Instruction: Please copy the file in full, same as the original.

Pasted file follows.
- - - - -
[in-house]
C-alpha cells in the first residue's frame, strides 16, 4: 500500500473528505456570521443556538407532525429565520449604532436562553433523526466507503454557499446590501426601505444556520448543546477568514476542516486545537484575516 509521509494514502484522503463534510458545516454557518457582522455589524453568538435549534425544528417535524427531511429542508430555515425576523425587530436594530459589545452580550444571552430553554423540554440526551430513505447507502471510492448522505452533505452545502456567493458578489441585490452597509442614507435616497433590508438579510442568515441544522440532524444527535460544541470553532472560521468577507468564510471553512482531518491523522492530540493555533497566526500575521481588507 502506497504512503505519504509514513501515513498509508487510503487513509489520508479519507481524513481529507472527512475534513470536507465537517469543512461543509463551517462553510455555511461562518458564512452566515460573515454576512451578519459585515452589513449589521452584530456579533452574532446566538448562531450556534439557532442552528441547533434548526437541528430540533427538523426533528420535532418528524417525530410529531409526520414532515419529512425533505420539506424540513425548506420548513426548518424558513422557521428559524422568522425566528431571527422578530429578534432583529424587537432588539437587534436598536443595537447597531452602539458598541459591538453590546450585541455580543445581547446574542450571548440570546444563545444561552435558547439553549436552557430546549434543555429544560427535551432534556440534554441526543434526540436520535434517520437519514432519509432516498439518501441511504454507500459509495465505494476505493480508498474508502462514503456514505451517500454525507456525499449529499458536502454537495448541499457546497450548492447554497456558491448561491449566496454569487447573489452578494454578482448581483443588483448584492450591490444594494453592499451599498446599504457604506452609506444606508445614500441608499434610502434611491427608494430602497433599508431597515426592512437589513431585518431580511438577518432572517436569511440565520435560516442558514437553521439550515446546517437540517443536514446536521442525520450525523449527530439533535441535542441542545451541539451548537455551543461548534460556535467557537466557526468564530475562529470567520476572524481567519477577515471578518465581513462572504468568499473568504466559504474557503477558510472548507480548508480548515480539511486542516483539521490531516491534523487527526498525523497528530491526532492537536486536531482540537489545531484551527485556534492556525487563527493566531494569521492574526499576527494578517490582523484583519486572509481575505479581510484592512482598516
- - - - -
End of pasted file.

[in-house]
C-alpha cells in the first residue's frame, strides 16, 4: 500500500473528505456570521443556538407532525429565520449604532436562553433523526466507503454557499446590501426601505444556520448543546477568514476542516486545537484575516 509521509494514502484522503463534510458545516454557518457582522455589524453568538435549534425544528417535524427531511429542508430555515425576523425587530436594530459589545452580550444571552430553554423540554440526551430513505447507502471510492448522505452533505452545502456567493458578489441585490452597509442614507435616497433590508438579510442568515441544522440532524444527535460544541470553532472560521468577507468564510471553512482531518491523522492530540493555533497566526500575521481588507 502506497504512503505519504509514513501515513498509508487510503487513509489520508479519507481524513481529507472527512475534513470536507465537517469543512461543509463551517462553510455555511461562518458564512452566515460573515454576512451578519459585515452589513449589521452584530456579533452574532446566538448562531450556534439557532442552528441547533434548526437541528430540533427538523426533528420535532418528524417525530410529531409526520414532515419529512425533505420539506424540513425548506420548513426548518424558513422557521428559524422568522425566528431571527422578530429578534432583529424587537432588539437587534436598536443595537447597531452602539458598541459591538453590546450585541455580543445581547446574542450571548440570546444563545444561552435558547439553549436552557430546549434543555429544560427535551432534556440534554441526543434526540436520535434517520437519514432519509432516498439518501441511504454507500459509495465505494476505493480508498474508502462514503456514505451517500454525507456525499449529499458536502454537495448541499457546497450548492447554497456558491448561491449566496454569487447573489452578494454578482448581483443588483448584492450591490444594494453592499451599498446599504457604506452609506444606508445614500441608499434610502434611491427608494430602497433599508431597515426592512437589513431585518431580511438577518432572517436569511440565520435560516442558514437553521439550515446546517437540517443536514446536521442525520450525523449527530439533535441535542441542545451541539451548537455551543461548534460556535467557537466557526468564530475562529470567520476572524481567519477577515471578518465581513462572504468568499473568504466559504474557503477558510472548507480548508480548515480539511486542516483539521490531516491534523487527526498525523497528530491526532492537536486536531482540537489545531484551527485556534492556525487563527493566531494569521492574526499576527494578517490582523484583519486572509481575505479581510484592512482598516